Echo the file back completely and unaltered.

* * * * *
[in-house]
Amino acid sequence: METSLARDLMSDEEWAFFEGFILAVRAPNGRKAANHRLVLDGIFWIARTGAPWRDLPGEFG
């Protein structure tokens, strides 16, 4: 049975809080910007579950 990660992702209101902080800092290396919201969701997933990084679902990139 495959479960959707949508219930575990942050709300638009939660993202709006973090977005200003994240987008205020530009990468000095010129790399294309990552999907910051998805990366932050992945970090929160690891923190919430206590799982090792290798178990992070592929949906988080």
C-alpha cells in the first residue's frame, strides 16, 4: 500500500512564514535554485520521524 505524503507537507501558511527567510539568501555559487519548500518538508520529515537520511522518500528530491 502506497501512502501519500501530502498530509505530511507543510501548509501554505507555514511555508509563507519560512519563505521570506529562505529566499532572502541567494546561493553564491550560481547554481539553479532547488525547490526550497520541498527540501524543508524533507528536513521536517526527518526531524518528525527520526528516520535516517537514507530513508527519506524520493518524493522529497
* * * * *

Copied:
[in-house]
Amino acid sequence: METSLARDLMSDEEWAFFEGFILAVRAPNGRKAANHRLVLDGIFWIARTGAPWRDLPGEFG
């Protein structure tokens, strides 16, 4: 049975809080910007579950 990660992702209101902080800092290396919201969701997933990084679902990139 495959479960959707949508219930575990942050709300638009939660993202709006973090977005200003994240987008205020530009990468000095010129790399294309990552999907910051998805990366932050992945970090929160690891923190919430206590799982090792290798178990992070592929949906988080």
C-alpha cells in the first residue's frame, strides 16, 4: 500500500512564514535554485520521524 505524503507537507501558511527567510539568501555559487519548500518538508520529515537520511522518500528530491 502506497501512502501519500501530502498530509505530511507543510501548509501554505507555514511555508509563507519560512519563505521570506529562505529566499532572502541567494546561493553564491550560481547554481539553479532547488525547490526550497520541498527540501524543508524533507528536513521536517526527518526531524518528525527520526528516520535516517537514507530513508527519506524520493518524493522529497